When I started on this journey about three months ago I faced a couple of mountains – raising $1250 for cancer research and swimming 1km in the North Bondi Classic. The first mountain was quickly climbed, through the generosity of many, together we raised more than $1700. The second mountain was well and truly conquered today.
Back in November, I could barely swim 200m as I stopped and puffed along the way. For the last couple of weeks, leading up to this event I wanted to over-train and swim 1.5km.
How did that happen?
It’s been an interesting journey. I knew that this was a mental and emotional challenge, as much as a physical one. At the start I set myself three words: challenge, persevere and complete. I know myself well, these three concepts address the key areas of growth I needed:
Take up a challenge. Undertake an activity that you know is a mountain.
Persevere along the way and even enjoy it.
What have I learnt about myself?
1. I like feeling fit: I am now looking at what I am going to do next, as the water gets cold, heading into autumn and winter. Having a fitness goal also has an impact on other aspects of life – diet, sleep and priorities. I have also found that fitness gives mental clarity.
2. I am motivated by a big goal: The idea of swimming 1km was very scary. But I tackled it with perseverance and setting achievable sub goals. I wanted to be able to swim 600m by Christmas, 800m by new year and 1km by Australia Day (26 Jan). After that I stepped it up and I can now swim 1.5km.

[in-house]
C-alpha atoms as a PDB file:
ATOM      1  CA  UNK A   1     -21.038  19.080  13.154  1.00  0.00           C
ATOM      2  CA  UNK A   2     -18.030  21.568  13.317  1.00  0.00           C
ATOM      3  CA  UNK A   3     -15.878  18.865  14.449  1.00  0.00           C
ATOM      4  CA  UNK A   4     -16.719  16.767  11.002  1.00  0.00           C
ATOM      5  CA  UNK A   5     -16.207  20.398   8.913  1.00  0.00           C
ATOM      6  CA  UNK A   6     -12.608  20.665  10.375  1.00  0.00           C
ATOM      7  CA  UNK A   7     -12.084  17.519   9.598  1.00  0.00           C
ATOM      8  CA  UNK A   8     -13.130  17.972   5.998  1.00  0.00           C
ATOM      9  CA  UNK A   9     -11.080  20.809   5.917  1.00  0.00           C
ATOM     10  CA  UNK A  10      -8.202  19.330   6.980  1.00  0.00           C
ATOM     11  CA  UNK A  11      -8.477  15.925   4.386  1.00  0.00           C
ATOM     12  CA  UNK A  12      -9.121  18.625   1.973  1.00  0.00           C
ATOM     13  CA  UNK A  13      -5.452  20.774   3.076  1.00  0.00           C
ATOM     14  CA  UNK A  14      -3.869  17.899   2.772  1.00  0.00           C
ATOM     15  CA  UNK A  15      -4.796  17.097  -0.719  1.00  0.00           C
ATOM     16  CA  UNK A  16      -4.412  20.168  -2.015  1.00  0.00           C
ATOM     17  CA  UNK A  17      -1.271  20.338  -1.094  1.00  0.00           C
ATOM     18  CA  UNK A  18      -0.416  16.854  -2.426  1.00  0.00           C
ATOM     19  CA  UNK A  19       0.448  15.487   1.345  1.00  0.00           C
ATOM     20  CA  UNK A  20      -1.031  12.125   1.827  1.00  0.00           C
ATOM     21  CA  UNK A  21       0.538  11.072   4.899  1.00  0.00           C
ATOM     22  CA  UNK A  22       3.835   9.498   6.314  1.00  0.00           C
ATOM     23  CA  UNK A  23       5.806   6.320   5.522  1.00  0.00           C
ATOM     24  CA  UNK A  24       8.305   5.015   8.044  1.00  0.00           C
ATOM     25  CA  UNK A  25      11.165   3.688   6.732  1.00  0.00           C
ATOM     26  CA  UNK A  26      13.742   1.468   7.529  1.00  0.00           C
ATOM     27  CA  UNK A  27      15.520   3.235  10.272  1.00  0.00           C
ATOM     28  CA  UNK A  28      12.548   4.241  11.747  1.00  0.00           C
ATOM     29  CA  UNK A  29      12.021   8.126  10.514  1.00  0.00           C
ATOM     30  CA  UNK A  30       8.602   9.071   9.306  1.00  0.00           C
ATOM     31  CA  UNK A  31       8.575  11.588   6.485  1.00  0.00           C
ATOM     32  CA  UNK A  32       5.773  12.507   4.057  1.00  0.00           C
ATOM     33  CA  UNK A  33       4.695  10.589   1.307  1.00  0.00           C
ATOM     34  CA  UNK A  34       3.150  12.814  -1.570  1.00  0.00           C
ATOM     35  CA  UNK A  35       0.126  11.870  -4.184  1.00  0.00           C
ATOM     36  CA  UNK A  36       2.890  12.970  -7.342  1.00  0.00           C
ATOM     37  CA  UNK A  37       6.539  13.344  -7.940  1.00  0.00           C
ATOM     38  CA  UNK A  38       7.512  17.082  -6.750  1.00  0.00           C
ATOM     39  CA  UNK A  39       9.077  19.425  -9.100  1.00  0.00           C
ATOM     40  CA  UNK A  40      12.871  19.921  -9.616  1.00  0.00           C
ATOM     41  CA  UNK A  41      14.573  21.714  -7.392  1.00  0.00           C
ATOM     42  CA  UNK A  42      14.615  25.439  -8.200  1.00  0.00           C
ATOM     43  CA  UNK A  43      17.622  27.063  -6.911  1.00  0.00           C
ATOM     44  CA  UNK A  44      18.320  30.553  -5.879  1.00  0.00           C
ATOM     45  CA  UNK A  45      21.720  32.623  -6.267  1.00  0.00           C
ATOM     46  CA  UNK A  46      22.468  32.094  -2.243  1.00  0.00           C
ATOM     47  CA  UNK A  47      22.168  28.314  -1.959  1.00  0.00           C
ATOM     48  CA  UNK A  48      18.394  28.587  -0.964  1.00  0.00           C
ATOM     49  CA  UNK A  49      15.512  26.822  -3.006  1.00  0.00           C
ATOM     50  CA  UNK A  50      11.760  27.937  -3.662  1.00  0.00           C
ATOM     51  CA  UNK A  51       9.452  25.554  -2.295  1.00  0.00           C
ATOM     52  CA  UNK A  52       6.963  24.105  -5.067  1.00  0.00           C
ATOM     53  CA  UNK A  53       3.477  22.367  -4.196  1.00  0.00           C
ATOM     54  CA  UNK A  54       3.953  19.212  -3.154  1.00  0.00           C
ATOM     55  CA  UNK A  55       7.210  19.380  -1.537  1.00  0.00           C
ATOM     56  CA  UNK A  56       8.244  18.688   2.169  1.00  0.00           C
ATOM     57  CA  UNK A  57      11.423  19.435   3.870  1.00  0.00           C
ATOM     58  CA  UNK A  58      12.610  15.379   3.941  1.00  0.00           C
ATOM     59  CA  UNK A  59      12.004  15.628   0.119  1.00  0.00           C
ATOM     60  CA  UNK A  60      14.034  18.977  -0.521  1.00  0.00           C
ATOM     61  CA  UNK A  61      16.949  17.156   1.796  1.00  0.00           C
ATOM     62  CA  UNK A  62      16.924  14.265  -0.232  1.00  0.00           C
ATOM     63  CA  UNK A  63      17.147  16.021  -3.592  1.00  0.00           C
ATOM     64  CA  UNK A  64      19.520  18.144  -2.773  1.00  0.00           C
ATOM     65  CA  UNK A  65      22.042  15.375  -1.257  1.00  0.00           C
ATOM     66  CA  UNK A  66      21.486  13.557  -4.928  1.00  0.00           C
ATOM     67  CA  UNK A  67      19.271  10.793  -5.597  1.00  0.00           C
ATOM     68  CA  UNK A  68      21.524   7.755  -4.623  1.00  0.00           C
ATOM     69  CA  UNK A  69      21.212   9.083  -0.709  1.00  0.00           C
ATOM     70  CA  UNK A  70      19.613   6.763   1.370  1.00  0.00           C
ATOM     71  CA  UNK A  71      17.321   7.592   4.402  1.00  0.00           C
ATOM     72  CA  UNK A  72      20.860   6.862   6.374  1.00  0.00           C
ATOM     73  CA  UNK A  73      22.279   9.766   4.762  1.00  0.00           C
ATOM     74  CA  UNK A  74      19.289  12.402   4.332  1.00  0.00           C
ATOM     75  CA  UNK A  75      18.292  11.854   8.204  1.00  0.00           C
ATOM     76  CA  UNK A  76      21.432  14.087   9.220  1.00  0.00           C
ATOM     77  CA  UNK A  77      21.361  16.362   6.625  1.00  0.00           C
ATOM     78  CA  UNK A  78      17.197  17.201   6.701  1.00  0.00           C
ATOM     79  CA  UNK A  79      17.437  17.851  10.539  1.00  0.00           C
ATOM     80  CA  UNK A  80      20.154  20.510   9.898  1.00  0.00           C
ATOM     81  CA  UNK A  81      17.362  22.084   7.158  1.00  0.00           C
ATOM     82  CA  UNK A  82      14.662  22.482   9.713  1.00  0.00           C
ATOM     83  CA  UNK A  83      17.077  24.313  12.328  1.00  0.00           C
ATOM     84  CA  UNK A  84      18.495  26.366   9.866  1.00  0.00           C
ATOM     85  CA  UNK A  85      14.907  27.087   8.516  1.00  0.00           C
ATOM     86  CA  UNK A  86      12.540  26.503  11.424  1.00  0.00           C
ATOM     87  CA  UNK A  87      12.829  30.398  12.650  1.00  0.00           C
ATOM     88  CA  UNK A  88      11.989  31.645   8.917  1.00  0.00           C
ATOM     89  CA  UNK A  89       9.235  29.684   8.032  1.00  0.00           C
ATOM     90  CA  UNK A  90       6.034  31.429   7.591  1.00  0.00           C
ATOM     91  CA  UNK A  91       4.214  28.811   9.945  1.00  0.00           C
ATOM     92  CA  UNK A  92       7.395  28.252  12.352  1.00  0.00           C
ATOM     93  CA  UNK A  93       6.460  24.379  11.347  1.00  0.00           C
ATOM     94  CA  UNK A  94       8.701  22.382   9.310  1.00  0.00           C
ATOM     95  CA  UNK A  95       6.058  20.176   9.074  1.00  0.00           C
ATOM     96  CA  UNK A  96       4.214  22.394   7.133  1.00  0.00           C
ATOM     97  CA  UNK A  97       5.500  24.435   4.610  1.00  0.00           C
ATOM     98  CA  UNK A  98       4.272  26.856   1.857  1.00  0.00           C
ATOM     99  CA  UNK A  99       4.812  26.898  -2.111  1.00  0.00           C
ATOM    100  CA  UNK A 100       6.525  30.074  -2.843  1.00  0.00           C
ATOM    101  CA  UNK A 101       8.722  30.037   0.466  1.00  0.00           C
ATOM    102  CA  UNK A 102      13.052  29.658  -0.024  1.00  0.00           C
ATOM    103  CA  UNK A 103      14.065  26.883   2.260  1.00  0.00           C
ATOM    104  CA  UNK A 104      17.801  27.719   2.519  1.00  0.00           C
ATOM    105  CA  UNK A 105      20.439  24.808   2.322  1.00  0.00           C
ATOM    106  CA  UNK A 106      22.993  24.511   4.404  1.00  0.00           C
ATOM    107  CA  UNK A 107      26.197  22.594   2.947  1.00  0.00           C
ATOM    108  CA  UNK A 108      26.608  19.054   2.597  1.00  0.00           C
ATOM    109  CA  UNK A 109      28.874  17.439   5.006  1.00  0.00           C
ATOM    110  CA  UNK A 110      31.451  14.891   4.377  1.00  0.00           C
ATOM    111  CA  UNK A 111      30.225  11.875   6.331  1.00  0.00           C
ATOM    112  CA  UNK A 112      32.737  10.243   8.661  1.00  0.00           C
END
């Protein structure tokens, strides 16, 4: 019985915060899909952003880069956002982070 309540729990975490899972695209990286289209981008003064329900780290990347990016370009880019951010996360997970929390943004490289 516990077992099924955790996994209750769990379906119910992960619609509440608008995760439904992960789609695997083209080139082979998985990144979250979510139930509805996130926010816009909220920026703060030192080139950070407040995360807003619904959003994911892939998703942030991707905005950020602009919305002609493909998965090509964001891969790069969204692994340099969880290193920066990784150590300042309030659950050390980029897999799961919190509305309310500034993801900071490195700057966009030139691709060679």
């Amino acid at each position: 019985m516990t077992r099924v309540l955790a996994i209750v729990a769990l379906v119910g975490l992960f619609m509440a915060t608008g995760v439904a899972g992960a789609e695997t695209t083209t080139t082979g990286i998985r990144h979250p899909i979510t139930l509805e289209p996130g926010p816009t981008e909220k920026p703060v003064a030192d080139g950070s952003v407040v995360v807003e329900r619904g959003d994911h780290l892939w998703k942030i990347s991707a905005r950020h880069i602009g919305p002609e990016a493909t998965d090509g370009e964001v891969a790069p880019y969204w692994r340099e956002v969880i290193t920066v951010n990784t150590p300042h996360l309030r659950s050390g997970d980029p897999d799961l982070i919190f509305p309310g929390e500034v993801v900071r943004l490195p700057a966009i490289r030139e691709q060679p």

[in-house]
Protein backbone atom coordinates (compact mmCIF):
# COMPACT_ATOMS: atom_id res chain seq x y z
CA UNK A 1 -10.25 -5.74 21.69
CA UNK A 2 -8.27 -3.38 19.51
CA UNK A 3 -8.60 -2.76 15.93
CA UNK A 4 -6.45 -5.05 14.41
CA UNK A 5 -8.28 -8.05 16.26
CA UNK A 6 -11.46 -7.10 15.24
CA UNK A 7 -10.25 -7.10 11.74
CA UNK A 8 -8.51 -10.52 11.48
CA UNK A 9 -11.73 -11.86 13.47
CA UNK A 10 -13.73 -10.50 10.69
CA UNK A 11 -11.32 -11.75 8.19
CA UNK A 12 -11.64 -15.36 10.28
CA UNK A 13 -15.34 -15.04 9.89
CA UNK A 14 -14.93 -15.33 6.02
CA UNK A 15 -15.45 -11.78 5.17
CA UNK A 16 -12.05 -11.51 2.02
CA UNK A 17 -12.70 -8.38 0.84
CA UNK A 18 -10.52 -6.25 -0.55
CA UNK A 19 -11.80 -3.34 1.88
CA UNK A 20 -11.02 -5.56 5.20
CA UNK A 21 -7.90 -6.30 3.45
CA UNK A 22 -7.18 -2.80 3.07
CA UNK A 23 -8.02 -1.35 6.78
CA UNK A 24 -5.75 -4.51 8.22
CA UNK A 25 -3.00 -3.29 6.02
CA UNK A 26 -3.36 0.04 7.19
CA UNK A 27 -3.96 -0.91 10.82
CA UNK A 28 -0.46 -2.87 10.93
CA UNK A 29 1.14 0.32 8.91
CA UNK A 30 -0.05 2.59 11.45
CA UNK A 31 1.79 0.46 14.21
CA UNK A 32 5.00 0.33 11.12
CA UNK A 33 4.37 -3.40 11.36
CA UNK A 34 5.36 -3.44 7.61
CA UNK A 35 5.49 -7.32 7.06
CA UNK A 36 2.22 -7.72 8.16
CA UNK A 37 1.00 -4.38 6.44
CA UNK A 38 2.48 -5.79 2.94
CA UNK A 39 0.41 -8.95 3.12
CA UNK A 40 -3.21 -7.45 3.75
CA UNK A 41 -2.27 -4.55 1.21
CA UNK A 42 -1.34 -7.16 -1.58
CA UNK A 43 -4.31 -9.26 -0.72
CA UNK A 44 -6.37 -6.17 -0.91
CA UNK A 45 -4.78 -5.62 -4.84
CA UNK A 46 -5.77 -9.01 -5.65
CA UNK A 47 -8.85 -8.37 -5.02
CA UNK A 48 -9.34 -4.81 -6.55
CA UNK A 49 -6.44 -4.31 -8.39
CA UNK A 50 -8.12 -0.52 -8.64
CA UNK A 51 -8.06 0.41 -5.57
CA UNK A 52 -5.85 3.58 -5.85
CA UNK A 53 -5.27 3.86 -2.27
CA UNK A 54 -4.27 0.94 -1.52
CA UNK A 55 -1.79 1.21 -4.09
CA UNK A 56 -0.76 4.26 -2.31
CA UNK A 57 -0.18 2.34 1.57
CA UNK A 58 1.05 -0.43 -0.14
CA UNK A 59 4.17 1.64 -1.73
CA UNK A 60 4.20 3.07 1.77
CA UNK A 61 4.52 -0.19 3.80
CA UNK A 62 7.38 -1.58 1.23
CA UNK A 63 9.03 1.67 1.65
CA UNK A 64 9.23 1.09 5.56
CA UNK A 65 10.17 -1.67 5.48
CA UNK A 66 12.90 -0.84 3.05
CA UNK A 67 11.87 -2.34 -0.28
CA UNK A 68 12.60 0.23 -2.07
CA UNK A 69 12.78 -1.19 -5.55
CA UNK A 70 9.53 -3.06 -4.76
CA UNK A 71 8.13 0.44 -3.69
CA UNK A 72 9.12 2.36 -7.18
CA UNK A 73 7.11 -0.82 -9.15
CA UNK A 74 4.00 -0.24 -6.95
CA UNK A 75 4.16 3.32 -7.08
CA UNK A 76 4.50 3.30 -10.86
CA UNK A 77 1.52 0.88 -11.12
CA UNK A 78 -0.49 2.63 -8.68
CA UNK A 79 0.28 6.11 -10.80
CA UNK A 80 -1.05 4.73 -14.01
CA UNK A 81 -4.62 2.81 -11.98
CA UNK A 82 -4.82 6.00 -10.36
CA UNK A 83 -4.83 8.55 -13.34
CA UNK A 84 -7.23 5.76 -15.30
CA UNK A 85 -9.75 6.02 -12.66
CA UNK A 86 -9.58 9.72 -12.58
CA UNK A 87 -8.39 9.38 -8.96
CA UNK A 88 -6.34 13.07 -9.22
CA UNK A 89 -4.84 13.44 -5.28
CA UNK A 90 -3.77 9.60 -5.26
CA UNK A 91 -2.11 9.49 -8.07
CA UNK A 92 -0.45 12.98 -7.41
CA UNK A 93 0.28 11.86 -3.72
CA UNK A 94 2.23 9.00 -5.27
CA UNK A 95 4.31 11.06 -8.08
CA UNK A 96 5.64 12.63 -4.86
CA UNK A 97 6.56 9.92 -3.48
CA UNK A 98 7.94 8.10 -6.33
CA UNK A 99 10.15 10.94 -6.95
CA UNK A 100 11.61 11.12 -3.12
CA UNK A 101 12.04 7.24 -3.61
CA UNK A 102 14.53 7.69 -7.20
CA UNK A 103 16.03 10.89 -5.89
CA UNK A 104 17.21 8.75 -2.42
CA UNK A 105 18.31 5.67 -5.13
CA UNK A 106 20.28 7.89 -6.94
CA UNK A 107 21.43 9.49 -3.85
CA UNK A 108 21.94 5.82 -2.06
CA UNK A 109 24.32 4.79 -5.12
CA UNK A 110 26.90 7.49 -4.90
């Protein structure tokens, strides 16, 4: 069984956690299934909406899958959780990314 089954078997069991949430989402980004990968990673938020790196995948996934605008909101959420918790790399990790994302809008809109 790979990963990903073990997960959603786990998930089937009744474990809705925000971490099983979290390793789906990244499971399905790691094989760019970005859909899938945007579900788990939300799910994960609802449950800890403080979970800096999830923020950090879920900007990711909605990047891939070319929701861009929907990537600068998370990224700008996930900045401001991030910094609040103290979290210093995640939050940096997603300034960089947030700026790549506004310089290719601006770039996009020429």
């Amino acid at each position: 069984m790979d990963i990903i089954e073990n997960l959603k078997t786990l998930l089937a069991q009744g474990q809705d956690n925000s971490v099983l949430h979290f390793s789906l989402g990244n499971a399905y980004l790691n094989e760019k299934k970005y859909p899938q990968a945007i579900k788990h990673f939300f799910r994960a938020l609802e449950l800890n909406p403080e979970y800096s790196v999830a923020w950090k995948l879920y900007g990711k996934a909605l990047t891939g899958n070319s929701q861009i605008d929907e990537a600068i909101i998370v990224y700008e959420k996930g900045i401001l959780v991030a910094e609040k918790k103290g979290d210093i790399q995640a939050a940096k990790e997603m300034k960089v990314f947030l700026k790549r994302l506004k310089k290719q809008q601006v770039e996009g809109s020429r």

3. I respond to accountability: The wonderful people who supported me financially by contributing to cancer research were never far from my mind. There were times I didn’t want to go to training, or felt like stopping short during a session, but I remembered what they had done. It wasn’t about me.
4. I don’t have to win to succeed: I have a tendency to choose to do things where I know I can succeed. In this challenge my focus has been on achieving my best and realising that success isn’t necessarily being at the front of the pack.
5. I am determined: Once I hit a rhythm with my swimming a new sense of determination set in. It was probably around the 800m mark in my goal-achieving that I realised 1km was achievable. When I went back to work after the summer vacation, we were up and at the harbour beach near us before the sun was actually up and then off to work.
6. I can win the mental game: This was one of the biggest challenges I overcame. I began to actually enjoy the headspace of swimming. It took a while to get over the moaning “when will this finish” to finding it motivating. Even this week, as I had a particularly challenging day at work, my swim was a helpful place to process. I wanted to get to the place where I became lost in my thoughts as I swam, and I did.